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Students Mark School Closings With Memorial Service Outside DOE Headquarters

June 22, 2011
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One hundred high school students from the Urban Youth Collaborative (UYC), New York City’s largest student-led group, gathered on the steps of the Department of Education headquarters today to hold a memorial service for the four high schools being closed at the end of this school year and the more than 30 others that have been closed by the Bloomberg administration so far.

The students held a funeral precession through City Hall Park up to the steps of the Tweed courthouse. There they conducted an entire service complete with coffins, flowers and eulogies as they mourned the schools’ untimely passing, and the administration’s failed policy of unnecessarily shutting down struggling schools instead of helping their students achieve success.

“We mourn not only the closing schools, but the death of public participation in education under Bloomberg,” said Anzhela Mordyga, 18, who “officiated” the event.  “UYC has done extensive research and come up with a set of proposals that we believe could turn our schools around: offering interesting and high-level classes, creating schools that are safe and respectful, supporting students through the college process, giving students decision-making roles at our schools, and providing central support for struggling schools. But did the DOE ask us what we thought, or listen to us?  No.”

“This funeral service represents the damages and pain when schools are closed, ” said Joseph Duarte, a freshman at Samuel Gompers High School, a school eligible for up to $2 million/year in federal School Improvement Grants, had the DOE chosen to apply for it.  “Why would Bloomberg not give my school a chance and turn his back on extra resources from the federal government?  It makes me worry my school is being set up to fail, and then to close.”

“The DOE doesn’t give the schools what we need.  We want to go to college, but our schools don’t have enough guidance counselors, college counselors, or hands-on classes.  Instead it’s test prep, and that doesn’t prepare us to be successful in college.  When our schools have more safety agents than guidance counselors, what message does that send?  It’s no wonder the schools struggle,” added Jorel Moore, 18.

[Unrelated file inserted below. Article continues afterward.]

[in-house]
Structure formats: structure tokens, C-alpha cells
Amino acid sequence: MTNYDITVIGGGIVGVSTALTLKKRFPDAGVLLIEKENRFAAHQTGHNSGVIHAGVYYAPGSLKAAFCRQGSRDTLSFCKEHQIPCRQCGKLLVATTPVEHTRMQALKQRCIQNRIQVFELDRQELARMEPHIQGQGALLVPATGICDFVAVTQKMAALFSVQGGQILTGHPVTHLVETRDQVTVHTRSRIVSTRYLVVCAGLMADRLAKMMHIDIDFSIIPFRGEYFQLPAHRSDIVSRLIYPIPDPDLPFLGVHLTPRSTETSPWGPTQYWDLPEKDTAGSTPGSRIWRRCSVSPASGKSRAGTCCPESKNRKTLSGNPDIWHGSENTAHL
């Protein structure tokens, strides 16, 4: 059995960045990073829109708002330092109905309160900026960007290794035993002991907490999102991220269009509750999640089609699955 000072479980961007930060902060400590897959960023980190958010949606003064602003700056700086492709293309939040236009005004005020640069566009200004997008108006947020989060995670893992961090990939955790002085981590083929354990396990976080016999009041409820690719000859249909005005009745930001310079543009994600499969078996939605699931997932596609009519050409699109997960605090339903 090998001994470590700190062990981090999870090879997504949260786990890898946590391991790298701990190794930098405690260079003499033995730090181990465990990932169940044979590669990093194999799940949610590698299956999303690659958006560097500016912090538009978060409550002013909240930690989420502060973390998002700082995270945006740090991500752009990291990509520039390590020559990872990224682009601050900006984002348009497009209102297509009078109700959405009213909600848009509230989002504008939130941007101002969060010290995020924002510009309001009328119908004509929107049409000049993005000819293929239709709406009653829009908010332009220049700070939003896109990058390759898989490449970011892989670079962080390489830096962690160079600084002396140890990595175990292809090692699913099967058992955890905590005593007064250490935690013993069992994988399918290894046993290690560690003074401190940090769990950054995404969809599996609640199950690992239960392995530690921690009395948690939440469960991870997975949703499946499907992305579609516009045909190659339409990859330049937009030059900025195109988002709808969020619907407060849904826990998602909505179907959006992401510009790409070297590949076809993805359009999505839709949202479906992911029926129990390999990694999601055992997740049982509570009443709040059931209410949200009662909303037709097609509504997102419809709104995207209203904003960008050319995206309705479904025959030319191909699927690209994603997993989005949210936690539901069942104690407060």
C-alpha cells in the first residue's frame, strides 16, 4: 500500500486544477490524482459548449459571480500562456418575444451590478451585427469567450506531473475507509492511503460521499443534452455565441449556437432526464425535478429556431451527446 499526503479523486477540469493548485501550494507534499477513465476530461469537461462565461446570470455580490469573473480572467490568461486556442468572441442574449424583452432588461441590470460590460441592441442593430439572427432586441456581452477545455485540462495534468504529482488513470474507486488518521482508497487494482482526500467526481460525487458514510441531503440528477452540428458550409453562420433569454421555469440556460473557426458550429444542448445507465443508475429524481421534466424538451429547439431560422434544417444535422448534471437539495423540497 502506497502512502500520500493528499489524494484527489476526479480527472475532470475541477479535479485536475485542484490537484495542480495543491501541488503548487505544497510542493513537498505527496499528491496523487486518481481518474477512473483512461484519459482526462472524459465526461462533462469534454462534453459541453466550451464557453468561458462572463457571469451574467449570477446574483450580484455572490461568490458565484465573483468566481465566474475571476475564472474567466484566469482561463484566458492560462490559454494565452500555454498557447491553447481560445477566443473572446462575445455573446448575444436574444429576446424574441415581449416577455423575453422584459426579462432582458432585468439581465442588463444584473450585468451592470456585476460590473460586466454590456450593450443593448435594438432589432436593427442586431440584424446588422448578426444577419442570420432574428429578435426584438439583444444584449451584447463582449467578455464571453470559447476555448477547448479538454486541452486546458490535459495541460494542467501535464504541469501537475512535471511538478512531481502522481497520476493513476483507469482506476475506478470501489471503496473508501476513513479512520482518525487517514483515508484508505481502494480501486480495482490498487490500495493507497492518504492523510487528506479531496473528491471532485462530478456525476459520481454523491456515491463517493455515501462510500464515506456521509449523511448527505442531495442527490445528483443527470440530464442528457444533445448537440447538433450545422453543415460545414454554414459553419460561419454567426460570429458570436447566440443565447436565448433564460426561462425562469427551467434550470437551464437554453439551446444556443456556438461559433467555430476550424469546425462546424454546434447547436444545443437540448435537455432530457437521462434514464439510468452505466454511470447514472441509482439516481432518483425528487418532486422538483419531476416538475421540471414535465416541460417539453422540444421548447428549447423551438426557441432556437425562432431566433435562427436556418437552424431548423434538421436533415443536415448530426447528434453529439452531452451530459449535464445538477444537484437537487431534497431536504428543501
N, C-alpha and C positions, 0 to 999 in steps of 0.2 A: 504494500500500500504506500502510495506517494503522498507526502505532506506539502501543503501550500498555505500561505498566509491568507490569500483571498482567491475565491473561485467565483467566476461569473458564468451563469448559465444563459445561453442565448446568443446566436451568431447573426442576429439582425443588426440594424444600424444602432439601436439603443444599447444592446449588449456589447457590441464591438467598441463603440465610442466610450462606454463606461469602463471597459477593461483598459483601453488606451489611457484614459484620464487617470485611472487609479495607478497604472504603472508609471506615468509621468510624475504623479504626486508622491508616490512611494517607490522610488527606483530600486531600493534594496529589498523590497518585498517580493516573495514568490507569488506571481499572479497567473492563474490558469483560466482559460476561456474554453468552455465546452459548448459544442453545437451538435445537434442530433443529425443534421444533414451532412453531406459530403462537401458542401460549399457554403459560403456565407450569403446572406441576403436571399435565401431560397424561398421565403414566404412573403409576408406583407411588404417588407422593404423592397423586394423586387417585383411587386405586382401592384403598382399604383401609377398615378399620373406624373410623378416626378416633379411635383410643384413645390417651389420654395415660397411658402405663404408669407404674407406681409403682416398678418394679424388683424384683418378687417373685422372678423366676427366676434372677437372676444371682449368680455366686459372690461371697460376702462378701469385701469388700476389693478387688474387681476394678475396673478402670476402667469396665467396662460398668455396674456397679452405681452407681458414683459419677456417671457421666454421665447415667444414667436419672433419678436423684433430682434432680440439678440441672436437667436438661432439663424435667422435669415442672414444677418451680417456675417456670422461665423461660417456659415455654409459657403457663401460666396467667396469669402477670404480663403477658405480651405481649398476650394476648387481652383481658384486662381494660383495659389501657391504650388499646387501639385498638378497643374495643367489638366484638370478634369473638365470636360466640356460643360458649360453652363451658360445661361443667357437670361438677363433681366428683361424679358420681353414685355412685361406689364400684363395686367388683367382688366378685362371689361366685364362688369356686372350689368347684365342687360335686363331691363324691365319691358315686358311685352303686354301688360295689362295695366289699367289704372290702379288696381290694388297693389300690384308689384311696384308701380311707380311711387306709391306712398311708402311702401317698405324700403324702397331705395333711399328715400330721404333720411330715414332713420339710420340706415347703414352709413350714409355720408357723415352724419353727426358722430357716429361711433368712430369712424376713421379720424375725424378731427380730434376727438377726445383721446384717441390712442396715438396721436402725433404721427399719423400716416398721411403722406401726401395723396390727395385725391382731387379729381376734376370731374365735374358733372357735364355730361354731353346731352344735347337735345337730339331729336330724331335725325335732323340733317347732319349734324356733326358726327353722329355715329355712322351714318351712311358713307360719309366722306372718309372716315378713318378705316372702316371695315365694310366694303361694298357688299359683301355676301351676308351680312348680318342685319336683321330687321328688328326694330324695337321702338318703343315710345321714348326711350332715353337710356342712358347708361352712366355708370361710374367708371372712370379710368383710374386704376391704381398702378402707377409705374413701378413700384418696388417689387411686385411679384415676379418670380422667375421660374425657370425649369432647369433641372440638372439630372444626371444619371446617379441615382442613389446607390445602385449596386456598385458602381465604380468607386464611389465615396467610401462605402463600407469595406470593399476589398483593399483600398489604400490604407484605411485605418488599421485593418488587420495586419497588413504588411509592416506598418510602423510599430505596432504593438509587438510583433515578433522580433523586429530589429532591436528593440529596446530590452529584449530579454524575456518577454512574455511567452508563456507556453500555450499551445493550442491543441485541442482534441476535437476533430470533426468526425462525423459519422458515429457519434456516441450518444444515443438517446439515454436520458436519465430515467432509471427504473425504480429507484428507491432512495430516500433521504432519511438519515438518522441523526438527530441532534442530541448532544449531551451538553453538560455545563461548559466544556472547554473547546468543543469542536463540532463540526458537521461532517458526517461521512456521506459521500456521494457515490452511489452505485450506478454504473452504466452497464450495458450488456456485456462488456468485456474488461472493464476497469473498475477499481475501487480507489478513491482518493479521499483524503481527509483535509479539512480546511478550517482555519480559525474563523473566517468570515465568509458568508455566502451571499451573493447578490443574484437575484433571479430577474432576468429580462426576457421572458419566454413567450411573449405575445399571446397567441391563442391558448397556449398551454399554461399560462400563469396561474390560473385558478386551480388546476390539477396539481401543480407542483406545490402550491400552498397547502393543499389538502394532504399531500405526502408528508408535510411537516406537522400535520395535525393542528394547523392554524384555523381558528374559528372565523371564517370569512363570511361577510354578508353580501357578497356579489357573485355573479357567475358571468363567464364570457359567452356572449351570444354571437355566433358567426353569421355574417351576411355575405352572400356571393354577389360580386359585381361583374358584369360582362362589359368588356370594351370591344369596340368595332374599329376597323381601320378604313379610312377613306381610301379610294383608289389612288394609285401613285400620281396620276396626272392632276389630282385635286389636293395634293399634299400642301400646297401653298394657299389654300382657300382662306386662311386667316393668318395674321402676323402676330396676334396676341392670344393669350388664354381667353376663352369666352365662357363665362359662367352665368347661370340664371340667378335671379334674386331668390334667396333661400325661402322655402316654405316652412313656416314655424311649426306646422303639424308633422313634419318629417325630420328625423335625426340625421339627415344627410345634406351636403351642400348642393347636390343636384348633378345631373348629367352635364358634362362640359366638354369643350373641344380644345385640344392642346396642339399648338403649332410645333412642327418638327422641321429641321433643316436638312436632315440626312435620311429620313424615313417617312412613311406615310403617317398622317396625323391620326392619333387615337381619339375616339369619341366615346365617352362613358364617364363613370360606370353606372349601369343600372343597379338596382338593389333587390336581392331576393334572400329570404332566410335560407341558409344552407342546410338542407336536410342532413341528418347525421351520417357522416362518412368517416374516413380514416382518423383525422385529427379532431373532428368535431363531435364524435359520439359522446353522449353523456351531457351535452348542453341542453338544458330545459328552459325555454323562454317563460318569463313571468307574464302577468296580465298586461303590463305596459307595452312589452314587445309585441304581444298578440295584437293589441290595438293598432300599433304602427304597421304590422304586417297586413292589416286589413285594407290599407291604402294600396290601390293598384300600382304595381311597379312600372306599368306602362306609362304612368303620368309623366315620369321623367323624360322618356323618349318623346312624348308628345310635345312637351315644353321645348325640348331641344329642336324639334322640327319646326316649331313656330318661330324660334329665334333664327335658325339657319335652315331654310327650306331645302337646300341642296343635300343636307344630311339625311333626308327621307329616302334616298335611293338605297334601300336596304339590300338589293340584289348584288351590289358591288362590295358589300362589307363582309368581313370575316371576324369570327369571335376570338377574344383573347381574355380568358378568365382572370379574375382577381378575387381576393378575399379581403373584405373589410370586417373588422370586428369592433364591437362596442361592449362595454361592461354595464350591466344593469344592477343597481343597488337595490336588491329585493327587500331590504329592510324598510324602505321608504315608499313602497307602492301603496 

Last week, the state released sobering college readiness statistics pointing toward the complete inadequacy of the administration’s central “reform”—closing schools that underperformed instead of giving them resources to turn around.  According to the State Education Department, a mere 21 percent of City students were prepared to succeed in college last year.  Disgracefully, just 13 percent of Black students and 15 percent of Latino students were prepared, compared to 51 percent of White students.  At more than half of City schools (184 schools), fewer than 10 percent of the students were college-ready.

This year, the Department of Education moved to close 14 more high schools.  But its controversial process for eliminating the schools has been widely criticized by students, parents, elected officials and education analysts.  The phase-out selection process seems all the more flawed, students said today, when you consider the better-than-average performance statistics at some of their schools from the year just prior to their death sentence:

  • 5 of the high schools slated for closure actually had a higher percentage point increase in overall 4-year graduation rates compared to the city average (Norman Thomas HS saw an 11%-point increase, Paul Robeson experienced a 9%-point increase, School for Community Research & Learning posted a 7%-point increase, Christopher Columbus saw a  6%-point increase, and Beach Channel HS experienced a 3%-point increase)
  • 5 of the high schools slated for closure posted a greater percentage point increase in 4-year Regents graduation rates than the city average (The city posted a 5%-point increase, while Global Enterprise HS and Paul Robeson more than doubled that increase at 17%-points and 13%-points respectively; Norman Thomas saw a 9%-point increase, School for Community Research & Learning experienced an 8%-point increase, and Christopher Columbus HS posted a 6%-point increase)
  • The city’s average Advanced Regents graduation rate remained unchanged from 2009 to 2010, but 5 schools slated for closure posted growth over that time period (John F. Kennedy HS and Global Enterprise HS both posted increases of 3%-points, Norman Thomas HS and Paul Robeson HS both posted increases of 2%-points, and Beach Channel HS saw a 1%-point increase)


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